by Joe Fitzgerald
Stop me if you’ve heard this one. The Hopewell chemical plant where Kepone was born and raised has been cited 66 times over the past eight years for releasing toxic chemicals into the air and into the James River.
The Richmond Times-Dispatch tells the story better than I do. What makes this latest stream of toxins so poignant is the release this week of the book Poison Powder: The Kepone Disaster in Virginia and its Legacy, by University of Akron history professor Gregory Wilson. (From the University of Georgia Press, or from Amazon.)
Wilson’s work is an excellent history that brings alive what so many of us remember from back then. People we knew, including my brother Tom, worked and suffered at the Kepone plant in Hopewell in the mid-1970s. The James River, the cradle of American settlement, was closed to fishing. People who couldn’t spell “ppm” could tell you how many parts per million of Kepone were in their blood.
Tom died last summer, age 67, of what some medical sites call a rare type of kidney tumor that had also attached itself to his stomach and bowel and maybe a couple of organs I’ve forgotten. Kepone? Nobody will ever know for sure. But Wilson’s book makes sure everybody who wants to will know what happened in Hopewell almost 50 years ago.
My mother came from long-lived stock, but died at age 70 of a brain tumor that one doctor said was usually a pediatric event. Anything to do with the 3 or 4 ppm of Kepone in her blood from washing Tom’s clothes? Another mystery, and one that Wilson’s intellectual heirs will have to put together one day by comparing the death certificates of the hundreds of people tested for Kepone exposure.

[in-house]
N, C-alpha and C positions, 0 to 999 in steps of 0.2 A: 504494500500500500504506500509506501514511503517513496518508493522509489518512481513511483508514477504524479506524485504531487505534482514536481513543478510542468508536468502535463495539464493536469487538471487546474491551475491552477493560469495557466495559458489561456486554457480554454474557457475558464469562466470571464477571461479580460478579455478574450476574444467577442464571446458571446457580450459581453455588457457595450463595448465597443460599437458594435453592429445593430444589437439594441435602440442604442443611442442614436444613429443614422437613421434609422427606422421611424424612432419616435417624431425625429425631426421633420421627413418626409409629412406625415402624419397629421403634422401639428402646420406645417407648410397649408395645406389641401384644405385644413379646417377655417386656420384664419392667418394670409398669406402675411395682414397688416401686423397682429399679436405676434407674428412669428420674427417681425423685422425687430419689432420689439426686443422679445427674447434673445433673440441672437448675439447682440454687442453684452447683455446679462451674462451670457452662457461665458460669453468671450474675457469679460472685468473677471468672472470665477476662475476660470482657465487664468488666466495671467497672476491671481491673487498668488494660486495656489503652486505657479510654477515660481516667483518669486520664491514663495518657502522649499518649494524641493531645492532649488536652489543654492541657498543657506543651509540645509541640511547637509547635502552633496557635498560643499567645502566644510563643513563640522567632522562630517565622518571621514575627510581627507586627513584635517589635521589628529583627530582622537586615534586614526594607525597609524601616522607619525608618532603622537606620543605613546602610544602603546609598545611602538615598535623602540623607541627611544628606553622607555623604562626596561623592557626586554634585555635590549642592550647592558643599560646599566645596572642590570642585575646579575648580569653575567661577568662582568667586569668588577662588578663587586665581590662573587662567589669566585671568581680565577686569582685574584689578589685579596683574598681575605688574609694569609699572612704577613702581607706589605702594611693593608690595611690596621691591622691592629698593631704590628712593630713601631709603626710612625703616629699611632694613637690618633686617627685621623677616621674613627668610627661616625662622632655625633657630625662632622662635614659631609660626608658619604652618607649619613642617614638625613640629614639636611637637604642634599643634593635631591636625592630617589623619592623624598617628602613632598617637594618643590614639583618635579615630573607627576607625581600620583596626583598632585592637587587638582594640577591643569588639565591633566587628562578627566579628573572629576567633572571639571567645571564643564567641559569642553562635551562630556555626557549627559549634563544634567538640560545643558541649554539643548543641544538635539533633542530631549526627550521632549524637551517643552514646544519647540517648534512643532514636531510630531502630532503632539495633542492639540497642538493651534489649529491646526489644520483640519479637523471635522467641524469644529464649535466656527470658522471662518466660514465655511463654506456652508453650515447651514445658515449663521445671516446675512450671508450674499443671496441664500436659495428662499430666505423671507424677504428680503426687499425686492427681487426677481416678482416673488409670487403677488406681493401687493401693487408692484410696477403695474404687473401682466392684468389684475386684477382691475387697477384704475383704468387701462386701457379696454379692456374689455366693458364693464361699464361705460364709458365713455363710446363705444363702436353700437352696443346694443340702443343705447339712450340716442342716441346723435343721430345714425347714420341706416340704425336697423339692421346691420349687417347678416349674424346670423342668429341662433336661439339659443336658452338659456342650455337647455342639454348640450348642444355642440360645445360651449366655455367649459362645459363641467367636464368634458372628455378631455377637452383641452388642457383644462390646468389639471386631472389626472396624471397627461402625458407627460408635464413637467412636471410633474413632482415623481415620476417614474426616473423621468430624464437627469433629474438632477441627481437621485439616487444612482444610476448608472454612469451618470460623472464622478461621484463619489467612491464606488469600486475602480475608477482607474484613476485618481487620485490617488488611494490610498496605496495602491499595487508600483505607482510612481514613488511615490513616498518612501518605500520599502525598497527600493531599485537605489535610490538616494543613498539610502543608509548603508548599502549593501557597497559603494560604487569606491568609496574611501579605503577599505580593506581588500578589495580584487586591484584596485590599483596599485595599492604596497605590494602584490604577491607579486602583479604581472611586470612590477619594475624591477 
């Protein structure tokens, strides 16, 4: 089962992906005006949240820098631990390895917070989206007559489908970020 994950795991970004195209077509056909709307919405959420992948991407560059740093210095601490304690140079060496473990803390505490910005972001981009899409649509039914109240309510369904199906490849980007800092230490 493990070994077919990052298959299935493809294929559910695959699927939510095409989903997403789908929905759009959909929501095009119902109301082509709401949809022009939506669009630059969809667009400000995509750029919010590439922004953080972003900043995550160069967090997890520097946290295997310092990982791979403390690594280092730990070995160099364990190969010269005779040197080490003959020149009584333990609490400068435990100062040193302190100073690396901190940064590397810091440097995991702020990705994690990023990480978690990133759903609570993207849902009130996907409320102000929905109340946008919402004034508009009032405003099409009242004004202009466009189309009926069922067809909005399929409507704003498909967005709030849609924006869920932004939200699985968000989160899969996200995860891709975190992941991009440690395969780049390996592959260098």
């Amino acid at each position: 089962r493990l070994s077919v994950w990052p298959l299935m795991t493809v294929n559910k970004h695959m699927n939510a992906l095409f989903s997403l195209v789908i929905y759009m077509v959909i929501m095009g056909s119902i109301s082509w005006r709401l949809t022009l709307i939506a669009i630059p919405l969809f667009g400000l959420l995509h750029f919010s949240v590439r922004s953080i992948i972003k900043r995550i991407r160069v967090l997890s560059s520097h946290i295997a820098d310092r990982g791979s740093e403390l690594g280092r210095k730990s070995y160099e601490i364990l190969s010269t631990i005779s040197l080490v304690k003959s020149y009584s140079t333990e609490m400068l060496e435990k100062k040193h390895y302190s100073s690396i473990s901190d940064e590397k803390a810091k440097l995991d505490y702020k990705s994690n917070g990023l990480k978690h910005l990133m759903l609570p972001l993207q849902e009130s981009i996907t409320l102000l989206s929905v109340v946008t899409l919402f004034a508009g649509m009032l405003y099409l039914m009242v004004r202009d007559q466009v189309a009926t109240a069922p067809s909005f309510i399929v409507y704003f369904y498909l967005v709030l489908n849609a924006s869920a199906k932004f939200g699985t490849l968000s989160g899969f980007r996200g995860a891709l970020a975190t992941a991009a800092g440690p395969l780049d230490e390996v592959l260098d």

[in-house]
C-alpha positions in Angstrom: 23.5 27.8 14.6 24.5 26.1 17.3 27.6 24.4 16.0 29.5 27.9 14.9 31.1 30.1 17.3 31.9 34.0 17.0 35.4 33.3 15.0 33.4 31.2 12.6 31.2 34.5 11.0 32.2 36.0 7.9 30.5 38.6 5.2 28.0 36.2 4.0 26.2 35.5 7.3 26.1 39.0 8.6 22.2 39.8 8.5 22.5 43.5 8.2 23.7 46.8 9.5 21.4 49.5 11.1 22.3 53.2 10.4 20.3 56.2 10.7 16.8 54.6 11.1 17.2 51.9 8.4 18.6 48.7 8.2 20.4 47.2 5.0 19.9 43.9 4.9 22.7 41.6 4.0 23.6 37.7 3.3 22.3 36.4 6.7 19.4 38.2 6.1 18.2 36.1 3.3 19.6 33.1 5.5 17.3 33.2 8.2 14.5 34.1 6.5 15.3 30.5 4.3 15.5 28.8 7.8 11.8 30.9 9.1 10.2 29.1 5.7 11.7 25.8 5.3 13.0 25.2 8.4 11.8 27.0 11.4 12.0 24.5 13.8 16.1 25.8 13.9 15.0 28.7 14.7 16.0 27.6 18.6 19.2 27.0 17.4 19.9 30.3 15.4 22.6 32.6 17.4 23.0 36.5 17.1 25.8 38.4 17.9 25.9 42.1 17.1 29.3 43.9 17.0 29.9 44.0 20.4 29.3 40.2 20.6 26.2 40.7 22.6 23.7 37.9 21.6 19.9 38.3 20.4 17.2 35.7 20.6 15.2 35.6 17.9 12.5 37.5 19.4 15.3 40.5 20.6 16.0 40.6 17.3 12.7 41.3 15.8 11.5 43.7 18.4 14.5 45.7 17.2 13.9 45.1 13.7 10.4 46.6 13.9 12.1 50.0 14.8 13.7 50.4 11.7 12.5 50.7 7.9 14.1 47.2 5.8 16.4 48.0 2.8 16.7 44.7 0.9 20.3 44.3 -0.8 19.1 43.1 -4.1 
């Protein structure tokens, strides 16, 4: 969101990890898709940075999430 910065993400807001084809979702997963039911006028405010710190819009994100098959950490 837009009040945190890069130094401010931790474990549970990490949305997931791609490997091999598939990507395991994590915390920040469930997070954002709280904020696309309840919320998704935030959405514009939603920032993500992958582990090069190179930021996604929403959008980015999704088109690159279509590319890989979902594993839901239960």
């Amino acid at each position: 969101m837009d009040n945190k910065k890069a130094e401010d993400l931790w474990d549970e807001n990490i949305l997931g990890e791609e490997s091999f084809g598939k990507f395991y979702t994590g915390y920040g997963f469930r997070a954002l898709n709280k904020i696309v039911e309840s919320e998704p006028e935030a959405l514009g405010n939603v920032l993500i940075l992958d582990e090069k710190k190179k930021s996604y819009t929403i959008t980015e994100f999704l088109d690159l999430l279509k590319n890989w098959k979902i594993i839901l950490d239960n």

One of the grandfathers I was named for, Gus Crouse, survived Union Carbide’s Widowmaker Mine at Hawks Nest, WV, because a rock fall put him in the hospital before the silica dust could kill him. He made it to 56. There’s a thread running through that disaster and Kepone and whatever the Hopewell plant is dumping this week. It runs through Love Canal and through the disaster detailed in the Mark Ruffalo movie, Dark Waters.
You can’t claim America’s chemical companies haven’t learned anything. Their public relations efforts are light years beyond where they were in the ‘70s. Read The Times-Dispatch story linked above to confirm.
I won’t claim everybody should read Wilson’s book. Not those who anger easily, certainly. But if you like stories of real-life heroes, the doctors at John Randolph Hospital and the environmental officials in Richmond, that’s another part of the story. The frustrating thing is wondering if the heroes of the book would rise today, and knowing that the villains of Poison Powder just changed the name of the company.
Joe Fitzgerald is a former mayor of Harrisonburg. This column is republished with permission from his blog, Still Not Sleeping.